Substrate-specific screening for mutational hotspots using biased molecular dynamics simulations

Maximilian C.C.J.C. Ebert, Joaquin Guzman Espinola, Guillaume Lamoureux, Joelle N. Pelletier

Research output: Contribution to journalArticlepeer-review

18 Scopus citations


Prediction of substrate-specific mutational hotspots for enzyme engineering is a complex and computationally intensive task. This becomes particularly challenging when the available crystal structures have no ligand, bind a distant homologue of the desired substrate, or hold the ligand in a nonproductive conformation. To address that shortcoming, we present a combined molecular dynamics simulation and molecular docking protocol to predict the conformation of catalytically relevant enzyme-ligand complexes even in the absence of a ligand-bound structure. We applied the adaptive biasing force method to predict the ligand-specific path of diffusion of a fatty acid substrate from the bulk media into the active site of cytochrome P450 CYP102A1 (BM3). Starting with a ligand-free crystal structure, we successfully identified all residues known to be involved in palmitic acid binding to BM3. The binding trajectory also revealed a yet unknown binding residue, Q73, which we confirmed experimentally. Building the free-energy landscape illustrates that, similar to human cytochrome P450s, binding is multistep and does not follow simple Michaelis-Menten kinetics. We confirmed the robustness of the method using a structurally distinct substrate, the small aromatic indole. We then applied the predicted BM3:palmitate complex to molecular docking of a library of 29 palmitate analogues. This produced catalytically relevant binding poses for the entire library, while docking directly into ligand-free and ligand-bound crystal structures gave poor results. This fast and simple computational method is broadly applicable for predicting binding hotspots in a substrate-specific manner and has the potential to drastically reduce the experimental screening effort to tailor an enzyme to substrates of interest.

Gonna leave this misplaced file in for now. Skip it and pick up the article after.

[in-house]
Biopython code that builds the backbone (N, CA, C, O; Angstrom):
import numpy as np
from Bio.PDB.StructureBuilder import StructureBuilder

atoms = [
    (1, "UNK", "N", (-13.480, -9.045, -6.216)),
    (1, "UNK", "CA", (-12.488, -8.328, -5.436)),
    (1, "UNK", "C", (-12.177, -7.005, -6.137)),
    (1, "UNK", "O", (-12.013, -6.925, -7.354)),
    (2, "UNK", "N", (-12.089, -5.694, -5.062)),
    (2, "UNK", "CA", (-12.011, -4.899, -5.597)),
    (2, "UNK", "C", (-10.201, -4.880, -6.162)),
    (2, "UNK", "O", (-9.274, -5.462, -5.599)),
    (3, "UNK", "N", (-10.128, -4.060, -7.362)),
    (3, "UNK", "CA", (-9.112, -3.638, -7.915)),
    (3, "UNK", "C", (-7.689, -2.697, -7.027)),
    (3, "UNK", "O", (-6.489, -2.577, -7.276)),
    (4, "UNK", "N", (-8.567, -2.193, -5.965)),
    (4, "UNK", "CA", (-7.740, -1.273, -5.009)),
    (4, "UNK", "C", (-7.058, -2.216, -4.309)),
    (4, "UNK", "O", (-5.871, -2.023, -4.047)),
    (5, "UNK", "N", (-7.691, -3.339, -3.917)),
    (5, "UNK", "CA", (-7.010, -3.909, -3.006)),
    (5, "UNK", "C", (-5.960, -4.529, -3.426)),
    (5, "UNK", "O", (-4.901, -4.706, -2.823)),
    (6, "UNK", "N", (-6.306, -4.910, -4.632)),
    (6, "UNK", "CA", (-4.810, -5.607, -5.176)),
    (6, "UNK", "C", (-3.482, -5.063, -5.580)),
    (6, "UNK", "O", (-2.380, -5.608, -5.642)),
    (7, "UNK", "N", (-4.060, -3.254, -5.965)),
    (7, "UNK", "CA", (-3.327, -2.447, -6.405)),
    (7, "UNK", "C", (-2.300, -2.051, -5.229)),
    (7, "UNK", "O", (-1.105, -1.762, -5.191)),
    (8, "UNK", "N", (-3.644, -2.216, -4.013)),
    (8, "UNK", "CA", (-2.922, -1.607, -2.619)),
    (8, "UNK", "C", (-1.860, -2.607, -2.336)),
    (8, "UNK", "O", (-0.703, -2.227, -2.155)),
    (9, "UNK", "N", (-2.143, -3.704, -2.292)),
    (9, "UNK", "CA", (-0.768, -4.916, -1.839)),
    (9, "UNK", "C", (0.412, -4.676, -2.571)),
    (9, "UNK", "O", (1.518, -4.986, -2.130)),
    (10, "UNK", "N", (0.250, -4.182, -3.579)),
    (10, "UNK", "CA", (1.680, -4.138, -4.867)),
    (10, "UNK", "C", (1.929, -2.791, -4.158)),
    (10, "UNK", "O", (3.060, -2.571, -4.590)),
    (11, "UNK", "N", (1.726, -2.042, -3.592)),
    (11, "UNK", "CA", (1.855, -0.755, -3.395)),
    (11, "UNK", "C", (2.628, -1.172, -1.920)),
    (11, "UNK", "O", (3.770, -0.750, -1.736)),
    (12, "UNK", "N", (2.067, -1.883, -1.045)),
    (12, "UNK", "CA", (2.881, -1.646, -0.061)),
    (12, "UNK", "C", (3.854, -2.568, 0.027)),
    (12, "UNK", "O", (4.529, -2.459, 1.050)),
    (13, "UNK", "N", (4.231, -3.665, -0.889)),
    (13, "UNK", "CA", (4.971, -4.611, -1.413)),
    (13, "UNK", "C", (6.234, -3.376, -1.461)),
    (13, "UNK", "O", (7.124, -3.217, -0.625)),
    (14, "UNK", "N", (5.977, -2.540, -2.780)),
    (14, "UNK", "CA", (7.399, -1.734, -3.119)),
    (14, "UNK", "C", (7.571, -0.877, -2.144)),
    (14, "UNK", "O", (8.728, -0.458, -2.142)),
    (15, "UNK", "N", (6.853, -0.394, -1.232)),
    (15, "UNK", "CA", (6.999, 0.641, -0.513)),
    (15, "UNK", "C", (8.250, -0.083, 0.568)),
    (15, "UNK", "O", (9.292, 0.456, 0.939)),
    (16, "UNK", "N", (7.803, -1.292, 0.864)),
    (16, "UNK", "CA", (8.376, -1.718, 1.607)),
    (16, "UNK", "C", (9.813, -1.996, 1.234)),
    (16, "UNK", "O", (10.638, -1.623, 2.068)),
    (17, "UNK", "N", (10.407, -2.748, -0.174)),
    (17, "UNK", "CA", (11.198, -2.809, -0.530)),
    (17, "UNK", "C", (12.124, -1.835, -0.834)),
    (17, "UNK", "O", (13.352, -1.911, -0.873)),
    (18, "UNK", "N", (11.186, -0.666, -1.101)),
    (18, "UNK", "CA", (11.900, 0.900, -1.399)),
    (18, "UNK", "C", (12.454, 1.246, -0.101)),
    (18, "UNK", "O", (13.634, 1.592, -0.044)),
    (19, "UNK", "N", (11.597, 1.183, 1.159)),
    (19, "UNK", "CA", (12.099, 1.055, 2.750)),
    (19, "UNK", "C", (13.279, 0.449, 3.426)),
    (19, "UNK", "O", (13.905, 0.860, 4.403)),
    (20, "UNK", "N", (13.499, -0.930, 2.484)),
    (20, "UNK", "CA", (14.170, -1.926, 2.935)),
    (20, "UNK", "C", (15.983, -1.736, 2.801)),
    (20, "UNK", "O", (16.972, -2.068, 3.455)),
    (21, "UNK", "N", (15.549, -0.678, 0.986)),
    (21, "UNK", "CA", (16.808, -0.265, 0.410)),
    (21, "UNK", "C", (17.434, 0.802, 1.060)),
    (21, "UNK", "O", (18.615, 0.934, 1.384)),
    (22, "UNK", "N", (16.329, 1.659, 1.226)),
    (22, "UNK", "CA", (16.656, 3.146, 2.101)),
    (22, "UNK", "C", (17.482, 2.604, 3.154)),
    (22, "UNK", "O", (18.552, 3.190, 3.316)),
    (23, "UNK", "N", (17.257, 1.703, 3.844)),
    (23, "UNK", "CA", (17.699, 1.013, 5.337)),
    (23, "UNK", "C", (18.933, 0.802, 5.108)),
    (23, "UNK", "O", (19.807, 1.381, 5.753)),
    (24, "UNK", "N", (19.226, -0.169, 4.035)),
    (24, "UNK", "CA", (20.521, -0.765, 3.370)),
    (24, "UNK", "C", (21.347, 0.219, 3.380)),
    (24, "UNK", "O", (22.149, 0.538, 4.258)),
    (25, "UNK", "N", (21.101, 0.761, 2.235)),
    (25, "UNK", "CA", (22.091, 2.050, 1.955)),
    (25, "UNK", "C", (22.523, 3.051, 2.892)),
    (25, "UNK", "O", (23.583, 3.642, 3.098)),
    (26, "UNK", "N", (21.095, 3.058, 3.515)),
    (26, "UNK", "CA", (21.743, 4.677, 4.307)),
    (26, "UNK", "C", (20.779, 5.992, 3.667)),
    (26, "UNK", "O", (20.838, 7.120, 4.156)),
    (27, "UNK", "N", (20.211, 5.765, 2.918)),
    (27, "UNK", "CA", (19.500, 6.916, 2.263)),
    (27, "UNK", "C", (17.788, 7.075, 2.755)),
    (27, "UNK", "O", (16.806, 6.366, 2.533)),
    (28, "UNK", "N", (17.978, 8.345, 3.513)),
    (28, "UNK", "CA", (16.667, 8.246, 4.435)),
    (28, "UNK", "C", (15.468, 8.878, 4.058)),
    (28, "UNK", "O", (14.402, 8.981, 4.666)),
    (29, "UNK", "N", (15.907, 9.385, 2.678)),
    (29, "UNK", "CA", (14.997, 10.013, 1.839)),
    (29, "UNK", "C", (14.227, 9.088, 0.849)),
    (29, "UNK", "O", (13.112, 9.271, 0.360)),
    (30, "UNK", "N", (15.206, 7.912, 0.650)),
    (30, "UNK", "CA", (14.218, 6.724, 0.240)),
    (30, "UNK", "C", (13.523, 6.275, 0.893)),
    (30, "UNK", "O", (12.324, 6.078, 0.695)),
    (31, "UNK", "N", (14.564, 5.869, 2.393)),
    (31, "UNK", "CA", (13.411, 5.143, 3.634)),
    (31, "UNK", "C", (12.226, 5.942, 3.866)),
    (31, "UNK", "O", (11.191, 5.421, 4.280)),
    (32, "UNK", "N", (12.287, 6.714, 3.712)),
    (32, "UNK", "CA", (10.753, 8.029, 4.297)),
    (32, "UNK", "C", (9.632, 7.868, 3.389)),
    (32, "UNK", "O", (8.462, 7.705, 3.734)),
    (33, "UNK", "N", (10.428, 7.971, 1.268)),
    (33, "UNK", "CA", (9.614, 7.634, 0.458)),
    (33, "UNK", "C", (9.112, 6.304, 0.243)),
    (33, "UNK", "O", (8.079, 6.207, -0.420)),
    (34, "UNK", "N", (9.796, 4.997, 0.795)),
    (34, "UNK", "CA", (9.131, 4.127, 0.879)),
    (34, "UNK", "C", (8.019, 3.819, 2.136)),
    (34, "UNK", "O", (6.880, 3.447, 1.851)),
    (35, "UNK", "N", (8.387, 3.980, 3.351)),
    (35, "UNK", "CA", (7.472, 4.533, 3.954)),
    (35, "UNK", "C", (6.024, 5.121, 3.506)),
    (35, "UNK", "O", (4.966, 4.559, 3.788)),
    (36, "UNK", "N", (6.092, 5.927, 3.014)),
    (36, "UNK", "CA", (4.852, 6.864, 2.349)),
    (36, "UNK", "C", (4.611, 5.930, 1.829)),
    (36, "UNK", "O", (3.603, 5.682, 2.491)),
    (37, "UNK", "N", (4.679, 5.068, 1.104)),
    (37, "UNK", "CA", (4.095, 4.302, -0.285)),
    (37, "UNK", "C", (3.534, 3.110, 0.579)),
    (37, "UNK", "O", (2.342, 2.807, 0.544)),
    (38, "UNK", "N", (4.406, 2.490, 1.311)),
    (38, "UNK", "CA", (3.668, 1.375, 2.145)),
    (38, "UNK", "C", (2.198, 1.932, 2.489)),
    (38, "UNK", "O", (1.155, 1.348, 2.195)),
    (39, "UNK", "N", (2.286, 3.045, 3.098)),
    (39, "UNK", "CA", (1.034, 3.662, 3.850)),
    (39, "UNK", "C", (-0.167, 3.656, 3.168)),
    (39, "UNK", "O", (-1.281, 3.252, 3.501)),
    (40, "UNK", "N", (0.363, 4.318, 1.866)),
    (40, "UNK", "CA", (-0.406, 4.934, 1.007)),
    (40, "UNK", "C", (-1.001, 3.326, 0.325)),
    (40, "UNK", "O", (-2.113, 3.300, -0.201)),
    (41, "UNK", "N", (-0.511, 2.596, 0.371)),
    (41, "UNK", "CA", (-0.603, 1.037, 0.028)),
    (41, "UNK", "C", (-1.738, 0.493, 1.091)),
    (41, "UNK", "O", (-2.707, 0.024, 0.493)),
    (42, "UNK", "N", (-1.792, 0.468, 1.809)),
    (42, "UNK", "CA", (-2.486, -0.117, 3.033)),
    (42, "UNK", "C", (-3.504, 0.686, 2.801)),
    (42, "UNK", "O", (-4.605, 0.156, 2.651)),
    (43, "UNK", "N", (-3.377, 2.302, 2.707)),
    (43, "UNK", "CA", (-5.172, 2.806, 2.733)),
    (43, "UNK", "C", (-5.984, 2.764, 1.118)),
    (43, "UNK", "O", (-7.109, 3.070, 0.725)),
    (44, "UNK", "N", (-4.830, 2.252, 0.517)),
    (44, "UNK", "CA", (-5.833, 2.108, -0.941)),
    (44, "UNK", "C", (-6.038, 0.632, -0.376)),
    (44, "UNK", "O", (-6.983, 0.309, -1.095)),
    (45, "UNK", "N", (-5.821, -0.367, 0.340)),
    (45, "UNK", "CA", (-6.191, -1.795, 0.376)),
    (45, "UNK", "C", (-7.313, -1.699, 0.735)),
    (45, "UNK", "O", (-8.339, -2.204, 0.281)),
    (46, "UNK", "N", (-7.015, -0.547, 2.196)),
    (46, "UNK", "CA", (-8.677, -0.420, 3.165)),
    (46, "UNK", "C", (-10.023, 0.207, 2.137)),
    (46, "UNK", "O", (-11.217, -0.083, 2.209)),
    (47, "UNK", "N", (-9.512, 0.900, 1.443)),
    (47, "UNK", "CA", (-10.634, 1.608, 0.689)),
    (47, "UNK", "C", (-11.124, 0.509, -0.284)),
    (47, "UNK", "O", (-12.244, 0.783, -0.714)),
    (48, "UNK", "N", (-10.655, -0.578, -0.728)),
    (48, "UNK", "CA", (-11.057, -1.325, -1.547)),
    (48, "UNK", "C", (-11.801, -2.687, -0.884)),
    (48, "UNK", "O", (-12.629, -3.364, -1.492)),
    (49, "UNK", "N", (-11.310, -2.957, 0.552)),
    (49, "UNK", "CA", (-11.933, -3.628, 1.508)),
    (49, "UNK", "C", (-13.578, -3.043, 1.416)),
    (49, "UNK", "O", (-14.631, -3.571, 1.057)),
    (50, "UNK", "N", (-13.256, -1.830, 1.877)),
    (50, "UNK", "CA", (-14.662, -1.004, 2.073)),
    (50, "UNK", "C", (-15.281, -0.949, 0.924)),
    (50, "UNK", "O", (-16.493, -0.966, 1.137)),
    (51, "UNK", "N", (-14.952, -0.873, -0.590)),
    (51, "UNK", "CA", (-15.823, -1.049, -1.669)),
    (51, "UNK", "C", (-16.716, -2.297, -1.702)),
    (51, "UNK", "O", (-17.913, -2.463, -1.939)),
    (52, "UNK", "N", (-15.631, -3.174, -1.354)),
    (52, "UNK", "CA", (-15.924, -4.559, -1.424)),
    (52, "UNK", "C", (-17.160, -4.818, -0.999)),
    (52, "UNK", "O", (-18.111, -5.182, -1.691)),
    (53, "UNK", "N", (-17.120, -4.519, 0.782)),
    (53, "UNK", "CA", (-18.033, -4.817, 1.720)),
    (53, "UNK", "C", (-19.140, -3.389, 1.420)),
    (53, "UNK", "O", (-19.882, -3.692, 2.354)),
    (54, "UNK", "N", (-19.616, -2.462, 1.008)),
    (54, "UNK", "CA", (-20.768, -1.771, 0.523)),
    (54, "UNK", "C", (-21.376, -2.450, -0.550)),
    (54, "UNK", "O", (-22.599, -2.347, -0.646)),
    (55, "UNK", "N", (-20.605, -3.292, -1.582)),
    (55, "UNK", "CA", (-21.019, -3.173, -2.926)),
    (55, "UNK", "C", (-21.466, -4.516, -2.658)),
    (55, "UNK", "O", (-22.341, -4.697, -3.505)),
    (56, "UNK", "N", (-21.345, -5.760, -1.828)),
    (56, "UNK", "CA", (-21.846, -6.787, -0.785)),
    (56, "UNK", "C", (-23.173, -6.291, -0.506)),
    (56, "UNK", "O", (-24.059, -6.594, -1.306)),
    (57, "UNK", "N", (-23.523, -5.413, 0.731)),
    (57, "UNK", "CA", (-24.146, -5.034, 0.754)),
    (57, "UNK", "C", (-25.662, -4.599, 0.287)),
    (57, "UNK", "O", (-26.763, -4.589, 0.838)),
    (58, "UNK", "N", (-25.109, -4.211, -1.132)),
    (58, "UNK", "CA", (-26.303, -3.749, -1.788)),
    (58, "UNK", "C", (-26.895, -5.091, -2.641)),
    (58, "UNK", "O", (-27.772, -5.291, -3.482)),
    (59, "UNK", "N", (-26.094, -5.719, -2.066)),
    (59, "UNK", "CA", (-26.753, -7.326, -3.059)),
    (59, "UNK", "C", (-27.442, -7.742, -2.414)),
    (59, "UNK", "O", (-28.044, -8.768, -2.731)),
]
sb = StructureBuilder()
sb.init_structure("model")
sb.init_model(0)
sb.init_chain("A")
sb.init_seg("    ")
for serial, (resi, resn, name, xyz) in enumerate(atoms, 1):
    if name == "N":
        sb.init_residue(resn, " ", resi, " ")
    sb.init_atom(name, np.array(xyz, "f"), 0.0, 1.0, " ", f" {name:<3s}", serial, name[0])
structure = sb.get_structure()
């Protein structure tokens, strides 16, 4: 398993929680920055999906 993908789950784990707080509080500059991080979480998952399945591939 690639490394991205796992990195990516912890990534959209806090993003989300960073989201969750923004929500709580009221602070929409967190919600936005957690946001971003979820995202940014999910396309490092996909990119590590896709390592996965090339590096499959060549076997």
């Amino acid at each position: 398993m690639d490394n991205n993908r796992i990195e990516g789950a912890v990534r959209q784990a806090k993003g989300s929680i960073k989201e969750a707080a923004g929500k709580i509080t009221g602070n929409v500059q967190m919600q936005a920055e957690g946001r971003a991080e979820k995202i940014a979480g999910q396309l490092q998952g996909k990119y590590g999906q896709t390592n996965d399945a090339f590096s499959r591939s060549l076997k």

Original languageEnglish (US)
Pages (from-to)6786-6797
Number of pages12
JournalACS Catalysis
Issue number10
StatePublished - Oct 6 2017
Externally publishedYes

All Science Journal Classification (ASJC) codes

  • Catalysis
  • General Chemistry


  • Adaptive biasing force
  • Binding mode prediction
  • Biocatalysis
  • Energy landscape
  • Protein engineering
  • Virtual screening


Dive into the research topics of 'Substrate-specific screening for mutational hotspots using biased molecular dynamics simulations'. Together they form a unique fingerprint.

Cite this